Confirmation In the Sacrament of Confirmation, the baptized person is "sealed with the gift of the Holy Spirit" and is strengthened for service to the Body of Christ. Confirmation deepens our baptismal life that calls us to be missionary witnesses of Jesus Christ in our families, neighborhoods, society, and the world. We receive the message of faith in a deeper and more intensive manner with great emphasis given to the person of Jesus Christ, who asked the Father to give the Holy Spirit to the Church for building up the community in loving service. ~from the United States Catholic Catechism for Adults
Youth of our parish begin their journey to confirmation during the fall of 9th grade. This two year program involving group study, personal reflection and service to our community culminates with a beautiful celebration of Mass presided by Bishop Lucia.
Adults who have not yet been confirmed are encouraged to arrange a meeting with our Priest regarding necessary preparations, so that they too may receive the gift of the Holy Spirit as celebrated yearly at the Easter Vigil mass.
Matrimony The Sacrament of Marriage is a covenant, which is more than a contract. Covenant always expresses a relationship between persons. The marriage covenant refers to the relationship between the husband and wife, a permanent union of persons capable of knowing and loving each other and God. The celebration of marriage is also a liturgical act, appropriately held in a public liturgy at church. Catholics are urged to celebrate their marriage within the Eucharistic Liturgy. ~from theUnited States Catholic Catechism for Adults
Couples planning to be married at St. Mary's are asked to schedule an appointment with our priest at least 6 months before the desired date. Wedding dates cannot be scheduled over the phone. One of the parties being married and/or their parents must be registered members of St. Mary’s. Pre–marriage instruction is required.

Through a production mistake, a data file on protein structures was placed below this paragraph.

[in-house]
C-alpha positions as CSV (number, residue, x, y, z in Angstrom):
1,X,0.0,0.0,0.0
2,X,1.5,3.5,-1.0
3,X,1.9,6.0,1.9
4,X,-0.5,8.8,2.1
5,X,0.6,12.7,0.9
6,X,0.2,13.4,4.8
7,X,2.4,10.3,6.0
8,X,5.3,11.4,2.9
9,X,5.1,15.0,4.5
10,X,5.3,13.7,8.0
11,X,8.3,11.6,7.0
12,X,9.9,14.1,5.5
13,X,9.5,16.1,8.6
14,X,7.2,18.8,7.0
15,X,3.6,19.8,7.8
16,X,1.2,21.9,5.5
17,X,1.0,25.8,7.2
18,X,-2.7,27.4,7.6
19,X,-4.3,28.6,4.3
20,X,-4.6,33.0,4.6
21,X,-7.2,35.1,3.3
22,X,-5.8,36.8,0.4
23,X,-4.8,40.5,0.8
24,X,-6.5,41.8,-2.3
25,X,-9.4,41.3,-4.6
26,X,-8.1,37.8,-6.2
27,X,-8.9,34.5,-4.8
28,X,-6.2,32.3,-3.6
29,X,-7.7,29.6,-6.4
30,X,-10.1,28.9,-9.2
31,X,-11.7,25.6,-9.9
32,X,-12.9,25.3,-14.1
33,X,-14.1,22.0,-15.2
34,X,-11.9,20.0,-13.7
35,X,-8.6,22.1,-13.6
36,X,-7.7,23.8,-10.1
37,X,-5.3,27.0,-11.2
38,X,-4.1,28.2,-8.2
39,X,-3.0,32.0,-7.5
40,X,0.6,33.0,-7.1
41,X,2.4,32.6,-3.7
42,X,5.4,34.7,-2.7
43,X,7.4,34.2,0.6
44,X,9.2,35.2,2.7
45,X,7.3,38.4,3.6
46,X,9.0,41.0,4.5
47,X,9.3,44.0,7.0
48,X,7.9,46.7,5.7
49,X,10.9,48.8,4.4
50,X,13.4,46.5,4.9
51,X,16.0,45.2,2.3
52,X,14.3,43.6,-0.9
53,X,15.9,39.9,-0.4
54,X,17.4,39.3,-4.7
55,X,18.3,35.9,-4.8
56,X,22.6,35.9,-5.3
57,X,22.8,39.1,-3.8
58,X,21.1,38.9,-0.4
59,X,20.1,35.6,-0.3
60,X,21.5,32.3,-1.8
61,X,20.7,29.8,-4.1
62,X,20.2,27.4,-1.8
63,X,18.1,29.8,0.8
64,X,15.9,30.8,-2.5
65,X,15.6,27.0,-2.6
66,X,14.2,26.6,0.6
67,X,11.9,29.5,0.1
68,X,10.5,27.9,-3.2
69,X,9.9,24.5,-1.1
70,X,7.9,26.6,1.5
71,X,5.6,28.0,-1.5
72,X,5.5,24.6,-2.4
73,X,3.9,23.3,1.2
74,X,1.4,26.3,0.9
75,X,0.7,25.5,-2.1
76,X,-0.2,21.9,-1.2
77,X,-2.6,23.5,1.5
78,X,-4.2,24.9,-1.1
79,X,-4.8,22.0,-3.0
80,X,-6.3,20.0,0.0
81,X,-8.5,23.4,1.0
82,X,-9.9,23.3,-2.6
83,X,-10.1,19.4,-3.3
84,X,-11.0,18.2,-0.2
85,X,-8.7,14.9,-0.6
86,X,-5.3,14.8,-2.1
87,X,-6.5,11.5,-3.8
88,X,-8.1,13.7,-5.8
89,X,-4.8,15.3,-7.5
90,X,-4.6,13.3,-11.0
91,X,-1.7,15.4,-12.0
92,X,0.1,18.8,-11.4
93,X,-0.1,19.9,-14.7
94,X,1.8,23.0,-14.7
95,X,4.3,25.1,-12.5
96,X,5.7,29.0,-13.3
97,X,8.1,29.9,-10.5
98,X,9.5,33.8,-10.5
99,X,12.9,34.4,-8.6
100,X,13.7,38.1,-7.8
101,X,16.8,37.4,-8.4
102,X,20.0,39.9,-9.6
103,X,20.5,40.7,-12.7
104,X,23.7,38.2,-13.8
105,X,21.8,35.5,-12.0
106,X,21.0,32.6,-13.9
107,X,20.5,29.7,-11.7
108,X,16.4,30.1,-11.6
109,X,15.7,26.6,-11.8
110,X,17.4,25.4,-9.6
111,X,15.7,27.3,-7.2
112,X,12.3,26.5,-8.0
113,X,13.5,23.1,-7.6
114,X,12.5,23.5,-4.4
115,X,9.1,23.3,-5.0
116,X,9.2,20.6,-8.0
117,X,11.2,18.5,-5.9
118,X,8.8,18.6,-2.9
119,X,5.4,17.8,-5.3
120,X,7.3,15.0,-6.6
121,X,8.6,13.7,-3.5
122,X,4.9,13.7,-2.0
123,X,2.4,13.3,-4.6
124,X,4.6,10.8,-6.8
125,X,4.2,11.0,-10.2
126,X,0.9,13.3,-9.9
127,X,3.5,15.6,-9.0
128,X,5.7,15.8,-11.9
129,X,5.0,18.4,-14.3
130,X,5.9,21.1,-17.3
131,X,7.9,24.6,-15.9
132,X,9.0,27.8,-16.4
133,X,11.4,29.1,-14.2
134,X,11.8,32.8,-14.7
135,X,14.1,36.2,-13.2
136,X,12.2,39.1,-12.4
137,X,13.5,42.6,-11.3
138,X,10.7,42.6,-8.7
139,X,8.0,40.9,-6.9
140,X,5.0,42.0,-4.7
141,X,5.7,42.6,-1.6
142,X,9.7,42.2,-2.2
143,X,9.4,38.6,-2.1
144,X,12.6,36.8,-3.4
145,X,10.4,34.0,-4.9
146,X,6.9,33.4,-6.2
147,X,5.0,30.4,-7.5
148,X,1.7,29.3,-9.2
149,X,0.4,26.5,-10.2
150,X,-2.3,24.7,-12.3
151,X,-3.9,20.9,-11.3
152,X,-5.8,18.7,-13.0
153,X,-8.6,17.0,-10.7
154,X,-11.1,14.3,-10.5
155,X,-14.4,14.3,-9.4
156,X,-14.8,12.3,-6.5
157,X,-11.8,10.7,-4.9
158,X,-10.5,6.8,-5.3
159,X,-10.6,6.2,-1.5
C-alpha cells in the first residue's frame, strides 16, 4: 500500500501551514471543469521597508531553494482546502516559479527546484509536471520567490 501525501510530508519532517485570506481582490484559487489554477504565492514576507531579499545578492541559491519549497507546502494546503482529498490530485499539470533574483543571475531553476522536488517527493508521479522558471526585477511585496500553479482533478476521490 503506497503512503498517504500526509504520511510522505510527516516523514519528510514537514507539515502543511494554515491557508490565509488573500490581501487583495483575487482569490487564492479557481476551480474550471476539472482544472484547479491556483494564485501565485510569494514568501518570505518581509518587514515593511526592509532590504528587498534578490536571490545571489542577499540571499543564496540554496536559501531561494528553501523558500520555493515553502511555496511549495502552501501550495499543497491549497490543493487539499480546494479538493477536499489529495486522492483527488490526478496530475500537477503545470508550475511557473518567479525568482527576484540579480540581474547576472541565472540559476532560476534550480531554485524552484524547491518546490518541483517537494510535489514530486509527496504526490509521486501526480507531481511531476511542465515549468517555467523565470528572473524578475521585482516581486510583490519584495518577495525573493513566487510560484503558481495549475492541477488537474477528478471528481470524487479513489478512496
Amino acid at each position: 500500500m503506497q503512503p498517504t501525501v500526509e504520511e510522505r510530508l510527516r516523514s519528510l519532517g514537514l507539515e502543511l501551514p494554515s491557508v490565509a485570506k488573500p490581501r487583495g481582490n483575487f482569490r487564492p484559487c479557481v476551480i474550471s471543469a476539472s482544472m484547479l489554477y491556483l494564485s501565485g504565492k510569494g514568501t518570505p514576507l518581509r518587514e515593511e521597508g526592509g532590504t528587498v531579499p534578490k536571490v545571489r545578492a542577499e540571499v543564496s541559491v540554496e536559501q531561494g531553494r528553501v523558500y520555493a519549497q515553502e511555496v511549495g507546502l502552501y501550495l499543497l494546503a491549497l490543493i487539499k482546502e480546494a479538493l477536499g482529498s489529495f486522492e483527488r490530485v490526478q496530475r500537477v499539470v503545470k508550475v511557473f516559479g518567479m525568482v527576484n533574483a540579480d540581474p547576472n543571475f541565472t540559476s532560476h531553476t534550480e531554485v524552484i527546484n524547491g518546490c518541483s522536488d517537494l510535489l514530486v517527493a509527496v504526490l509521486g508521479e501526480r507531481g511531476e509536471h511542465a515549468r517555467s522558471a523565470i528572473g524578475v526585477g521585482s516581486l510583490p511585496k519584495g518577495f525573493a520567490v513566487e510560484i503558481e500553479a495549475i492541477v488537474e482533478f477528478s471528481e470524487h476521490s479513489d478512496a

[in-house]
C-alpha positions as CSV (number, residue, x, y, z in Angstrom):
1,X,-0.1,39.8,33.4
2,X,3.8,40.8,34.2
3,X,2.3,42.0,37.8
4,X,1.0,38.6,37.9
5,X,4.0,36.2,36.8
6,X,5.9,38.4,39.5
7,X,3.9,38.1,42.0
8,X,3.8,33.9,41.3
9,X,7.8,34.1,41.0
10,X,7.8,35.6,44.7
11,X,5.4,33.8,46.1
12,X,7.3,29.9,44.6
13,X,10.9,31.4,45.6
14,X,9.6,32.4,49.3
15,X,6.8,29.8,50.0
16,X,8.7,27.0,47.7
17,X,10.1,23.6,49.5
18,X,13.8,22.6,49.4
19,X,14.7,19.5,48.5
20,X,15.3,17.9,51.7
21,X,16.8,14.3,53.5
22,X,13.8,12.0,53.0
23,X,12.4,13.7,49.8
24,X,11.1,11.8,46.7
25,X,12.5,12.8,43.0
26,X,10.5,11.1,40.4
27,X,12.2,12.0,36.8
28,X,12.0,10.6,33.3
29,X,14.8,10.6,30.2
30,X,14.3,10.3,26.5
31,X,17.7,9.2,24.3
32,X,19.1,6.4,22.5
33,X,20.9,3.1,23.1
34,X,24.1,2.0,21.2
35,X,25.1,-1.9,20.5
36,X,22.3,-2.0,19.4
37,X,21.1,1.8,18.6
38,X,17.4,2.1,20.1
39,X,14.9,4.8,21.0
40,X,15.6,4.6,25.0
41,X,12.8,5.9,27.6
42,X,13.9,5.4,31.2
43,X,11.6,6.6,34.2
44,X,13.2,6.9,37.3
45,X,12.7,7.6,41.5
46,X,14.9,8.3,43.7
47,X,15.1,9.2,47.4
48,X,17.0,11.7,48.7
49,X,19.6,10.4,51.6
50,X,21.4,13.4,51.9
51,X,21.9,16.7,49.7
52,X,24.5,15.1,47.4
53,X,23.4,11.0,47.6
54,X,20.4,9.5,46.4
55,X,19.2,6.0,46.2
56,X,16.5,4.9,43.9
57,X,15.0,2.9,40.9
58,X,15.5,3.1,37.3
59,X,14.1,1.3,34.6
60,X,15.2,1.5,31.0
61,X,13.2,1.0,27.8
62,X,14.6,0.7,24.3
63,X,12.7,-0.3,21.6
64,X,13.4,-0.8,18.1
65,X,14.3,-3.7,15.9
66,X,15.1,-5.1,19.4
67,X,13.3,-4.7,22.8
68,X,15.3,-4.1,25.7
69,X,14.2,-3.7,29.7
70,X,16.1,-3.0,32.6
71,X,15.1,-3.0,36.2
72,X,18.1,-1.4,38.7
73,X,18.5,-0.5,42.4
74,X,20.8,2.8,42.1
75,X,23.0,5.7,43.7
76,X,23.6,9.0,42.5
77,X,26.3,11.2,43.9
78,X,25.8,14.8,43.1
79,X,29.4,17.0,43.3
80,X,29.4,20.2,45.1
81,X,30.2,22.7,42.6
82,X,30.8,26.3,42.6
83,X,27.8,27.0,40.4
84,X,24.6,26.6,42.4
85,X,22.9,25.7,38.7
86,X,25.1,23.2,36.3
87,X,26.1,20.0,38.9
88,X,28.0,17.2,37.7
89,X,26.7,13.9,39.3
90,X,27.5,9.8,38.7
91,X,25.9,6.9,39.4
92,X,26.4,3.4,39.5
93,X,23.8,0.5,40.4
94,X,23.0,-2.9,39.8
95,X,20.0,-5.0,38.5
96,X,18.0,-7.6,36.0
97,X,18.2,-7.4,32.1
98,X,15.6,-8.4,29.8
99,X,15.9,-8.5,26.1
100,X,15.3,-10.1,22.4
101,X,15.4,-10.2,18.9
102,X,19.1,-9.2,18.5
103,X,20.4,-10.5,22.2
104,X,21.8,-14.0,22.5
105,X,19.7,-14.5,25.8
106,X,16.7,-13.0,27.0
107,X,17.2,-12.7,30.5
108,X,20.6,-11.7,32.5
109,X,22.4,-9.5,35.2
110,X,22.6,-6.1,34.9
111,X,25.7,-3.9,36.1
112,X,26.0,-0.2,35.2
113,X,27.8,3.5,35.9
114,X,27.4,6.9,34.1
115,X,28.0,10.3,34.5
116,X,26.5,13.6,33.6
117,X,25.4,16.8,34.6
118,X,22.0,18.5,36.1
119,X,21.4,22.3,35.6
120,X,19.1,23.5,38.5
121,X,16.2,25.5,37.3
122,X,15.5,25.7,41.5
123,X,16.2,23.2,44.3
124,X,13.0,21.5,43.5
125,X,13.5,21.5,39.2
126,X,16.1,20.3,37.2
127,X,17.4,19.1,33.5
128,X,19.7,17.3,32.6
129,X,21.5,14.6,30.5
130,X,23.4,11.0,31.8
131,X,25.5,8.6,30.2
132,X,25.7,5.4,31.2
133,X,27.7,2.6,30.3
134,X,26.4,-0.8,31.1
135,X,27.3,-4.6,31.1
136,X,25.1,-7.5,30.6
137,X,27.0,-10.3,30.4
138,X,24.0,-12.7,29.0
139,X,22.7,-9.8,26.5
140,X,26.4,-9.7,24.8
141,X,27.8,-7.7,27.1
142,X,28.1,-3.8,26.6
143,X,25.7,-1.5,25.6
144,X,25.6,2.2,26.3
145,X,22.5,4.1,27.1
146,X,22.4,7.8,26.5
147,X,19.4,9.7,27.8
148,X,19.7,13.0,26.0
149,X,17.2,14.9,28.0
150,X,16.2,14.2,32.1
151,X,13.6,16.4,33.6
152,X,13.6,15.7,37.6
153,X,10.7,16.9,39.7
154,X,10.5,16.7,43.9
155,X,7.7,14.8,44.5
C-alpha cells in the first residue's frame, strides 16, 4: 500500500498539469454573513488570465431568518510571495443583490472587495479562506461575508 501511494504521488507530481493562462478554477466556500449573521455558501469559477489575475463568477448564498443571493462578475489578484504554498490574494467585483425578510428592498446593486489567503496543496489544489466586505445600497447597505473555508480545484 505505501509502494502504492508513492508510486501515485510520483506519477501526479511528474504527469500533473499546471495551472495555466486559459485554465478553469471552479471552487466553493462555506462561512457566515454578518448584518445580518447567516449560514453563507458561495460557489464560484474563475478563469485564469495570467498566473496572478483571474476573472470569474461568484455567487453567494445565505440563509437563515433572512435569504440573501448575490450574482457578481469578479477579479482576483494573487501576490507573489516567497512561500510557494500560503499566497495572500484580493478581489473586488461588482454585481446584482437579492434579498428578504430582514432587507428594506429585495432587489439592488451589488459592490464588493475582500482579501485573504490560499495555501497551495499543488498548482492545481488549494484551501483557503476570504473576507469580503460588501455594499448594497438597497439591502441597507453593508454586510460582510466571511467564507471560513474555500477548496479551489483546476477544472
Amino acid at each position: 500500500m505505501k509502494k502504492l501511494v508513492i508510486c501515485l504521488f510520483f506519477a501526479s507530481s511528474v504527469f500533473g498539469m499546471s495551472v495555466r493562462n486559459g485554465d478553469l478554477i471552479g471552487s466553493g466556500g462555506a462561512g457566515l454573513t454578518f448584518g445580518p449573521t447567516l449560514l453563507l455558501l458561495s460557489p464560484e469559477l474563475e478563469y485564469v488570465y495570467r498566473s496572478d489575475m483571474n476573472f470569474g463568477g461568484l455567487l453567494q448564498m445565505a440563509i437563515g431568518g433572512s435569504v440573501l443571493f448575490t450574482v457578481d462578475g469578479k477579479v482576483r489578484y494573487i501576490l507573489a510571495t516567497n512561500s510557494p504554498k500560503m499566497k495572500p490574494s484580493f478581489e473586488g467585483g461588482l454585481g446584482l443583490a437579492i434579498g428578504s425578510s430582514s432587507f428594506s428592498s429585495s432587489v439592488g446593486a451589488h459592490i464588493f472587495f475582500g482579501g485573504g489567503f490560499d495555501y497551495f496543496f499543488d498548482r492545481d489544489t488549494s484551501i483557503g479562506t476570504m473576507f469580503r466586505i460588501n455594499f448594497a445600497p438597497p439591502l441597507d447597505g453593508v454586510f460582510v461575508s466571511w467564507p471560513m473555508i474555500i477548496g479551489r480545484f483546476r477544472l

Virtual Diocesan Marriage Preparation Classes are available. You may register here.
The Catholic Church provides three different forms of celebrating the Rite of Marriage. When two Catholics are marrying, the celebration will normally take place within a Mass. The second form, which does not include a Mass, is used when a Catholic marries another baptized Christian. A third form, also outside Mass, is usually celebrated when a Catholic marries someone who is not baptized. The second and third forms are structured around the celebration of the Liturgy of the Word. For more information, including a short video regarding the Rite of Marriage in our diocese, can be found by visiting the Diocesan website.
Anointing of the sick In the Church's Sacrament of Anointing of the Sick, through the ministry of the priest, it is Jesus who touches the sick to heal them from sin – and sometimes even from physical ailment. His cures were signs of the arrival of the Kingdom of God. The core message of his healing tells us of his plan to conquer sin and death by his dying and rising. The Rite of Anointing tells us there is no need to wait until a person is at the point of death to receive the Sacrament. A careful judgment about the serious nature of the illness is sufficient. When the Sacrament of Anointing of the Sick is given, the hoped-for effect is that, if it be God's will, the person be physically healed of illness. But even if there is no physical healing, the primary effect of the Sacrament is a spiritual healing by which the sick person receives the Holy Spirit's gift of peace and courage to deal with the difficulties that accompany serious illness or the frailty of old age. ~from theUnitedStatesCatholicCatechismforAdults
If you or a loved one would like to be anointed prior to a serious medical procedure or during an emergency please contact the parish office.
Further information regarding each of the Seven Sacraments of the Catholic Church can be found here.